Daniel hangs around the bookshop the entire next day in case Bea drops by, while Fermín lectures him that a man must take the lead in courtship. Instead, Tomás arrives. Ignorant of Daniel’s relationship with his sister, he confides that when Bea came home late, Mr. Aguilar screamed that she was a tart all night and she has stayed locked in her room all day. Moreover, their father has promised to break the legs of whatever man she was out with.
Mr. Aguilar’s reaction shows how entitled he feels to control Bea’s movements and relationships, and that his love for her is conditional on her obedience and chastity. He’s a man who takes seriously the comments Fermín makes as jokes, showing how damaging to women this kind of hyper-masculine speech can be.
When they’re alone, Daniel tells Tomás that Bea was with him the night before. Tomás isn’t upset, but seems worried that Bea will get into trouble hanging out with him. He leaves Daniel with a grave injunction not to hurt her. Daniel worries that he has lost his best friend.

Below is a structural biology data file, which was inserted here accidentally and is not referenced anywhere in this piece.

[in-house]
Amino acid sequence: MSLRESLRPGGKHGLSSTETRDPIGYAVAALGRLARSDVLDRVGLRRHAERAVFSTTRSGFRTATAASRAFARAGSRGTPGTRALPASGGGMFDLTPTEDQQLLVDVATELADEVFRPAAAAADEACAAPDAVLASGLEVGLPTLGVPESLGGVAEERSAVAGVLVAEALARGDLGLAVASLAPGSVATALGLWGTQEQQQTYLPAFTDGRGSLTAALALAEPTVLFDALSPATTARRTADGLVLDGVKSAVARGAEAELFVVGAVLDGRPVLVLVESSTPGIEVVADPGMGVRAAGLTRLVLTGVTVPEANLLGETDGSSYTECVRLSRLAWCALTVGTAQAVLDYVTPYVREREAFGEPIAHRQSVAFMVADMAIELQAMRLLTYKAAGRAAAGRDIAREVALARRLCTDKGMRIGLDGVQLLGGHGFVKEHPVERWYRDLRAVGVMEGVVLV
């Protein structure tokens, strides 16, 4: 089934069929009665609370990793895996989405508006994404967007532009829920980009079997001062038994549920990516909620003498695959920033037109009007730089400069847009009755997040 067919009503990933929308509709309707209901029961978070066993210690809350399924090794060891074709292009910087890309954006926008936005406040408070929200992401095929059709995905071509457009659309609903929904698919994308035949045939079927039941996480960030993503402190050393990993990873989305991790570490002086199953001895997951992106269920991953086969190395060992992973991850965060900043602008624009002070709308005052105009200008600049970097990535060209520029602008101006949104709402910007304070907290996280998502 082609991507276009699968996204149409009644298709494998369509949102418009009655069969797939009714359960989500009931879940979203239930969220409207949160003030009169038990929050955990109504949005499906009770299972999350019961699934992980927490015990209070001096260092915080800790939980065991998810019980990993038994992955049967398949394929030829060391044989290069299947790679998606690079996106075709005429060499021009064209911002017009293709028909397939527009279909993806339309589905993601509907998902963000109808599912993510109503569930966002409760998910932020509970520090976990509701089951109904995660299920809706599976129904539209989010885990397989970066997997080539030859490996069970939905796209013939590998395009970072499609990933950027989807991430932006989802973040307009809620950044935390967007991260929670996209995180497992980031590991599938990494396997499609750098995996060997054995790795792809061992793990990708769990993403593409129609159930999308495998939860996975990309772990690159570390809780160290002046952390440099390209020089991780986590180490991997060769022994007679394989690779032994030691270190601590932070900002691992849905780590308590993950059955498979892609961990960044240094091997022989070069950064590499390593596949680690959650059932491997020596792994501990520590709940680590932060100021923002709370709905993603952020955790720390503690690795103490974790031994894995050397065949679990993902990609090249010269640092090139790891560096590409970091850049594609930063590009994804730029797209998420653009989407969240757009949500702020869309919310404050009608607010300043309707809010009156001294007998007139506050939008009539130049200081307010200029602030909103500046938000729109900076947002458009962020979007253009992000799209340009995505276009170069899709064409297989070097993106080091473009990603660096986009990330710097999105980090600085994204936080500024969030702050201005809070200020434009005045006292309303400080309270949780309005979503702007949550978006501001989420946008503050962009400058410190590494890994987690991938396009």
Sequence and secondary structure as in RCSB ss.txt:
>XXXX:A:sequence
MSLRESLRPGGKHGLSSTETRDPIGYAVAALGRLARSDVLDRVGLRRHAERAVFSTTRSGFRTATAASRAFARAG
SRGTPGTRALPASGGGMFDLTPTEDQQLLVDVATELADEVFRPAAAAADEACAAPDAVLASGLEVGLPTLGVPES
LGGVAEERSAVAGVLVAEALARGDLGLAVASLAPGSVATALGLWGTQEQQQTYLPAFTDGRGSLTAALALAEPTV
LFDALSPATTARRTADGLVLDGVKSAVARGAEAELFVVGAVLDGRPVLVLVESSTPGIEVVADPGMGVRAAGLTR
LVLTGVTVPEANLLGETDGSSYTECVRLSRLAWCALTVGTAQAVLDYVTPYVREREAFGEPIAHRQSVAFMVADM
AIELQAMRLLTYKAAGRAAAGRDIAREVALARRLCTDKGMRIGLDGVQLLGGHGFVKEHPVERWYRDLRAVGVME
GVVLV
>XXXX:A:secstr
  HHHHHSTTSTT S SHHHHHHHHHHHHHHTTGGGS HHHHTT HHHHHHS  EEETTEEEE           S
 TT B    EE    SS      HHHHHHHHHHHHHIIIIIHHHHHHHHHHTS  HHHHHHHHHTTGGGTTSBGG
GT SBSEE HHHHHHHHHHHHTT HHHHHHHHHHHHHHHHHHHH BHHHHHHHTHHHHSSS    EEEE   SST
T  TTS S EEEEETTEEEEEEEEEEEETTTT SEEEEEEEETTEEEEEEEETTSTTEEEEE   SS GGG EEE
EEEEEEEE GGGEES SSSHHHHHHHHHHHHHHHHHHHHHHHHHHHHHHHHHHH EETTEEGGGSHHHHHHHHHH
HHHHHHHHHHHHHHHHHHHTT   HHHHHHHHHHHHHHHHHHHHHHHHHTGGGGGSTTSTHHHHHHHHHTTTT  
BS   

Although Tomás isn’t as controlling as his father (or Jorge, who threatened to kill Carax for his involvement with his sister), it seems impossible that Daniel can be both Tomás’s friend and Bea’s lover. Tomás seems to perceive Daniel as intruding on his property, even though his own relationship with Bea is obviously platonic.